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Study of Costs Incurred by Financial Institutions to Comply with Investigative Subpoenas

Report No.  92-15 


Act 273, Session Laws of Hawaii 1992, required our office to study the actual costs incurred by financial institutions in producing materials in response to investigative subpoenas issued by the attorney general or the county prosecuting attorneys under Section 28-2.5, Hawaii Revised Statutes. 

Investigative subpoenas are used to obtain information prior to taking legal action.  Most subpoenas served on financial institutions are issued on Oahu by the attorney general or the Honolulu prosecuting attorney to obtain records useful for cash flow analysis.  These records include deposits, withdrawals, and balances of personal, business, or government accounts and are used mostly in investigating suspected white collar crimes.  The Honolulu Police Department is the most frequent requester of investigative subpoenas. 

The attorney general and the Honolulu prosecuting attorney have complained that financial institutions have charged substantial and widely varying fees to reproduce documents in response to these subpoenas.  The purpose of Act 273 was to set reasonable and uniform rates.  The original bill adopted the fees paid by federal law enforcement agencies, which are $10 per hour for research and 15 cents per page for reproduction.  The enacted version set rates of $15 per hour for research time and 50 cents per page for reproduction, and it directed our office to conduct this study.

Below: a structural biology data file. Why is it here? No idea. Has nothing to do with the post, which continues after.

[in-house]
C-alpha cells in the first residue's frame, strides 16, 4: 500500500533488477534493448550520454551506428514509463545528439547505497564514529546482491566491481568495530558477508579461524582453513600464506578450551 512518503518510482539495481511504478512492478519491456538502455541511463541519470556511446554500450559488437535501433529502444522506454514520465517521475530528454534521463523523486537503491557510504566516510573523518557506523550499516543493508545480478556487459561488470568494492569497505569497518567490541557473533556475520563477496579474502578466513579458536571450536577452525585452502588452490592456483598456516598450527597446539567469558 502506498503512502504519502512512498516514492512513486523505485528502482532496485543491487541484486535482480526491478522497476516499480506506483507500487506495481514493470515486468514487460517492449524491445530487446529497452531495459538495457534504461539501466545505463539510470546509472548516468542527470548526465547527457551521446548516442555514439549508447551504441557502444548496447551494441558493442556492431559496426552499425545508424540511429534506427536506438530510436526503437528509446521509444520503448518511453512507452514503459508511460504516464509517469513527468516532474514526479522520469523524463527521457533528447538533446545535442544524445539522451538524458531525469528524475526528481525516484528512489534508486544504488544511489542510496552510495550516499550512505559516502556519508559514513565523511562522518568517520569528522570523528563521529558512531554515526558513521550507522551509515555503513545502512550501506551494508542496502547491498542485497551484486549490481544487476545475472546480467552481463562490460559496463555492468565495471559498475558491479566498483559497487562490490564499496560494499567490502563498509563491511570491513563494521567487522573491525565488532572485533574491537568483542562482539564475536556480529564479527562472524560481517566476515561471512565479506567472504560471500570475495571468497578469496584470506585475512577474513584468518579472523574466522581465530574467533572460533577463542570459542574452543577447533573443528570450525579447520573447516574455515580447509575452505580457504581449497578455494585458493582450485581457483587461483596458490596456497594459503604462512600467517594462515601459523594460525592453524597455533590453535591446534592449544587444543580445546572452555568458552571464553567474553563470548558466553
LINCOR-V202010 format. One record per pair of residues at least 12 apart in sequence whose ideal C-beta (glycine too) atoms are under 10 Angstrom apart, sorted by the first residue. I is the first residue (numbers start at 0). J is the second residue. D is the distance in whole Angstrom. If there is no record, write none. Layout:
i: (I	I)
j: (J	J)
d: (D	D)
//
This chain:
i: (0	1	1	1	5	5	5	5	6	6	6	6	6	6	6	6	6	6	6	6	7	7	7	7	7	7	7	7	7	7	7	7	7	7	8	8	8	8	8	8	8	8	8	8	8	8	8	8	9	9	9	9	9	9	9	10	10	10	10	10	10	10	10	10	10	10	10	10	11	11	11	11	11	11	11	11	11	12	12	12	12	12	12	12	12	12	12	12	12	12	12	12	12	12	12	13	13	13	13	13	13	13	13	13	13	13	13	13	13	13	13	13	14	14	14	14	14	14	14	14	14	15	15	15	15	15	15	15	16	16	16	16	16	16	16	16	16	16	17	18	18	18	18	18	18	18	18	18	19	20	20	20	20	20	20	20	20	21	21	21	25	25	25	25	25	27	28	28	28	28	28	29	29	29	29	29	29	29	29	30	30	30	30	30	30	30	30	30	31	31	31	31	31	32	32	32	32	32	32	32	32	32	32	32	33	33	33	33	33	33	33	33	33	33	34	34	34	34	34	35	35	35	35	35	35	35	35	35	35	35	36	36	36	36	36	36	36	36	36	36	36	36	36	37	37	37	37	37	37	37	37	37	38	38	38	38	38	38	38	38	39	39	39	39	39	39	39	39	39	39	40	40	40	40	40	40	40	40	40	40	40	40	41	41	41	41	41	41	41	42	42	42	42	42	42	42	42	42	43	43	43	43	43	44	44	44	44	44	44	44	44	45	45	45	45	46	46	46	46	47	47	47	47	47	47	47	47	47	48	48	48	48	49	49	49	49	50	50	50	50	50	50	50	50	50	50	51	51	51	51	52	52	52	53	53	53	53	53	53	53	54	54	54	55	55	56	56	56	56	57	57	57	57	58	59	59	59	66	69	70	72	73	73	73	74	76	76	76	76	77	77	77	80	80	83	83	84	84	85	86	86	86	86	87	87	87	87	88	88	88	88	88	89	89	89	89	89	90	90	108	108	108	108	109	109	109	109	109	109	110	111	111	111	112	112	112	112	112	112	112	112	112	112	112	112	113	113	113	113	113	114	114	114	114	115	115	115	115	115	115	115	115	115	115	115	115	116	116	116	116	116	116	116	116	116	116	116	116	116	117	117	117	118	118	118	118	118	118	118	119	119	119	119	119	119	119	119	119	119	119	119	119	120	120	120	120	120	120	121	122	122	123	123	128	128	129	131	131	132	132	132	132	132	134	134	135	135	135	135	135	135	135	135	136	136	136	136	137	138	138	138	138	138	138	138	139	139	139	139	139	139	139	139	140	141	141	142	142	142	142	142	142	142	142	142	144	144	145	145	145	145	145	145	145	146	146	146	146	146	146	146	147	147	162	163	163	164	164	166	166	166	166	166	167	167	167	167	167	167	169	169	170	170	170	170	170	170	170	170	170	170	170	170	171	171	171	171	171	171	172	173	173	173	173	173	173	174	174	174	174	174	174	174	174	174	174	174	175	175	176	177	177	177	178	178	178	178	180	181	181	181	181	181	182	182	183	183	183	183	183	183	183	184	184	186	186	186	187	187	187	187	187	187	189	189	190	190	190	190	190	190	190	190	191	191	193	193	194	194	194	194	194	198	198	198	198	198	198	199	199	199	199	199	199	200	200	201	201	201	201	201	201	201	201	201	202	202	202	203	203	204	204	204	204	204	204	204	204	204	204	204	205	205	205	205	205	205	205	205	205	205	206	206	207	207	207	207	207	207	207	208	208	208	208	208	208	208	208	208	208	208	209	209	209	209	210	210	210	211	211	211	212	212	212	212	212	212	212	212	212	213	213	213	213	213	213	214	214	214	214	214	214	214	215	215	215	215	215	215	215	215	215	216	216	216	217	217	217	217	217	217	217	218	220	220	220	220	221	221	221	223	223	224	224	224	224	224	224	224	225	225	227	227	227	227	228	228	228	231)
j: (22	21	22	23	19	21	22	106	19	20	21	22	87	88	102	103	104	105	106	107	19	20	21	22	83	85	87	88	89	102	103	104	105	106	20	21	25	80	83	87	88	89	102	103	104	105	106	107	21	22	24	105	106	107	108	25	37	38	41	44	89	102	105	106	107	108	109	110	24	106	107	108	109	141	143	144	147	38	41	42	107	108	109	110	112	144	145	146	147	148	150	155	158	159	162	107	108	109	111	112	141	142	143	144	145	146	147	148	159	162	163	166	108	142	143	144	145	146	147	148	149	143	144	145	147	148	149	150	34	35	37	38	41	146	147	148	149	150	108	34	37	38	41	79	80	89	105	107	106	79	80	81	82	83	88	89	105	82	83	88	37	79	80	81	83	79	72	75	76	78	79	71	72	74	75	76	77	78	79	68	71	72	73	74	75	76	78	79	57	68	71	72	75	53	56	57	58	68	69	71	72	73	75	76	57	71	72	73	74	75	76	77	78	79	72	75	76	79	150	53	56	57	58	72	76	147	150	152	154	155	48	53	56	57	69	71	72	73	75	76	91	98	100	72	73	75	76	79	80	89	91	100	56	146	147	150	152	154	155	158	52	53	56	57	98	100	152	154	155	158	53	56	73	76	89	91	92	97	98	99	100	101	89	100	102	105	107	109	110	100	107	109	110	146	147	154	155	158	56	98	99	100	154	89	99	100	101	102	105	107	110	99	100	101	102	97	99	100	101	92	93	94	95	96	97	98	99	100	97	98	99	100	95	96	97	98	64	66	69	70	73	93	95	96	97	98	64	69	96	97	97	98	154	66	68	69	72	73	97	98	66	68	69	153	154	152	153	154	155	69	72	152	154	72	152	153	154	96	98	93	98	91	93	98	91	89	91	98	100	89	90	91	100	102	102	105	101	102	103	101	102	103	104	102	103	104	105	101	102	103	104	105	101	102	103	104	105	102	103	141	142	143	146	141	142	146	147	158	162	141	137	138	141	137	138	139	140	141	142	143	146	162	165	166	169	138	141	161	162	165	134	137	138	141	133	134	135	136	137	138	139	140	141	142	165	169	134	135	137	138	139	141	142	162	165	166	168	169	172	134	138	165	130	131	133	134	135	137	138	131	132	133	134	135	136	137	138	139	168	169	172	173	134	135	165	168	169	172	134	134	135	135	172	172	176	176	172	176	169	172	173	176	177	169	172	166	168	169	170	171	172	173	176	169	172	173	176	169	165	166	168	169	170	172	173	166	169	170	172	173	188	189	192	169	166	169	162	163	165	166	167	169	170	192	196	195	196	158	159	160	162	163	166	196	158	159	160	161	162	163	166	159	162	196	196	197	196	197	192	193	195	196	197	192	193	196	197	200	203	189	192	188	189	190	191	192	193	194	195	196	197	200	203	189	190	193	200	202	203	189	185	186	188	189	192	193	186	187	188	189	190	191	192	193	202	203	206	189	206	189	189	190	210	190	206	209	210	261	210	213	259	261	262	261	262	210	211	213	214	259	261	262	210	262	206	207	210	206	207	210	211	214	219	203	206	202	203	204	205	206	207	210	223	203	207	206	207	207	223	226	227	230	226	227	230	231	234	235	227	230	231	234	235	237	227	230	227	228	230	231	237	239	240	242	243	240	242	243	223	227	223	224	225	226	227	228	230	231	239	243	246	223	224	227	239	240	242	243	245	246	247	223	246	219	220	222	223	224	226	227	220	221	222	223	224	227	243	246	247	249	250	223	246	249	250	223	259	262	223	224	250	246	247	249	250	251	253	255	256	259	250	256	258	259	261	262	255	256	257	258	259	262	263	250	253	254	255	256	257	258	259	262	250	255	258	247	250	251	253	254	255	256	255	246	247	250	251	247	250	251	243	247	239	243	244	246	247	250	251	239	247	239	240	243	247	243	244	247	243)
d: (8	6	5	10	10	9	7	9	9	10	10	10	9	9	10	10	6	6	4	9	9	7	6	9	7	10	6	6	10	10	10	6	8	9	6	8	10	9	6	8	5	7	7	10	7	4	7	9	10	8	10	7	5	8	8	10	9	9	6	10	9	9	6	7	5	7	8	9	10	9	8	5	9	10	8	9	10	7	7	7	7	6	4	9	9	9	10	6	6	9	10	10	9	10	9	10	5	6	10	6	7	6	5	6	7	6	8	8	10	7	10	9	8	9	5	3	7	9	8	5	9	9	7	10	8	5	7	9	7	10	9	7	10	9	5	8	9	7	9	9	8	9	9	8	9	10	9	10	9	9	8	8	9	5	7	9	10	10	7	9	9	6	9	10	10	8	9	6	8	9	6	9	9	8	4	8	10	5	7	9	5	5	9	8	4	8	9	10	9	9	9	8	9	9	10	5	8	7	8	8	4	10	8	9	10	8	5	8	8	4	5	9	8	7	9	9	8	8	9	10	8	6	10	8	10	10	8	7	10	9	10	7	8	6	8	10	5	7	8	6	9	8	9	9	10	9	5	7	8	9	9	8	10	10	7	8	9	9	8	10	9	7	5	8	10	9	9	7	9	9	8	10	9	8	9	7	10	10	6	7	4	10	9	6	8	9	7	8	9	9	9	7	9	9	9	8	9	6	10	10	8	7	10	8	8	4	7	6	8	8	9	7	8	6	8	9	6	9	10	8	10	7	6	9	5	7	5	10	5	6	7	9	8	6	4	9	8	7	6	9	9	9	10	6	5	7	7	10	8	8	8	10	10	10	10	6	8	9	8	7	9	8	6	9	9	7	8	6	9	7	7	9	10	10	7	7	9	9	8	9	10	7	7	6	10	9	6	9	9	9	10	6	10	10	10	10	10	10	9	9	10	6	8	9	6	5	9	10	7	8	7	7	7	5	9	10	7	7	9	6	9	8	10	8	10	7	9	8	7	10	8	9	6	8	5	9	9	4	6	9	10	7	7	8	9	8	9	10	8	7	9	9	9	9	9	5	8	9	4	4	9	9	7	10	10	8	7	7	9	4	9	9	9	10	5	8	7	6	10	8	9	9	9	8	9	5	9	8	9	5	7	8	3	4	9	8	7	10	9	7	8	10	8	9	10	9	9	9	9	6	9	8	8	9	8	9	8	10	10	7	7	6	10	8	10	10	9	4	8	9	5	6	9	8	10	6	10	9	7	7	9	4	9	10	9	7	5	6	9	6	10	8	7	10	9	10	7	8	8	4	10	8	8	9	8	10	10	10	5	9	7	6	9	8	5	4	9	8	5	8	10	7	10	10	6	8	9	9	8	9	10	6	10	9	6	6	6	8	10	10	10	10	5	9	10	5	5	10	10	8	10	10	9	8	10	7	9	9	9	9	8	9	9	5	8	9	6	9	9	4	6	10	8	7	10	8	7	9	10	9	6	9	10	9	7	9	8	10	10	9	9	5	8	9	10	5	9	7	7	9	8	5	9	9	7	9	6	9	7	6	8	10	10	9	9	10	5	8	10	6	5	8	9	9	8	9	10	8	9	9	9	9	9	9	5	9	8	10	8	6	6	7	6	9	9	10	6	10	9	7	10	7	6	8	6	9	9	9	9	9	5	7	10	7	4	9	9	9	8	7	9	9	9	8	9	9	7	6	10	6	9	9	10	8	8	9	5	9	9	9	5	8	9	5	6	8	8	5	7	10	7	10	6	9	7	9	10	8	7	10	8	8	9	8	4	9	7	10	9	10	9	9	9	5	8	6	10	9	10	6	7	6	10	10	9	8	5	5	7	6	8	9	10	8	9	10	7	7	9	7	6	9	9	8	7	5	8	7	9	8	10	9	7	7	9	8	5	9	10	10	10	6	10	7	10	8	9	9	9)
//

We sought to determine whether the financial institutions' charges prior to Act 273 reflected the actual costs of researching and reproducing financial records.  We obtained information from law enforcement agencies, and we surveyed the 14 banks and savings and loans institutions that accounted for most of the subpoena activity. 

We found that in FY1991-92 the Department of the Attorney General and the Honolulu Police Department paid a total of about $40,000 to Hawaii's financial institutions for documents and other materials provided in response to 106 investigative subpoenas. 

The financial institutions charged a wide range of rates.  Research charges ranged from $10 to $40 per hour and reproduction charges ranged from 15 cents to $3 per page. 

The financial institutions varied in describing their costs.  For example, they differed in what they identified as the components of costs and in the values they assigned to cost items. 

We found no consistent relationship between charges and the costs reported by financial institutions.  In some cases, charges were higher than reported costs; in other cases they were lower, in still others it was impossible to tell because of the nature of the cost breakdown.  This was true for both research and reproduction. 

Conclusions and Responses

The fees set in Act 273 offer a reasonable compromise.  They exceed the amounts financial institutions receive from federal law enforcement agencies.  The new fees also equal or exceed the fees that some institutions were charging prior to Act 273.  At the same time, Hawaii's law enforcement agencies will be paying fees that are lower than what most of the institutions were charging prior to Act 273. 

The Department of the Attorney General supports our conclusion.  The department also suggests that there is no reason for financial institutions to charge the State more than they charge the federal government. 

The Honolulu Police Department concurs also.  The Department supports Act 273 as an acceptable compromise which mandates reasonable and consistent reimbursement to financial institutions for costs incurred in complying with administrative subpoenas. 

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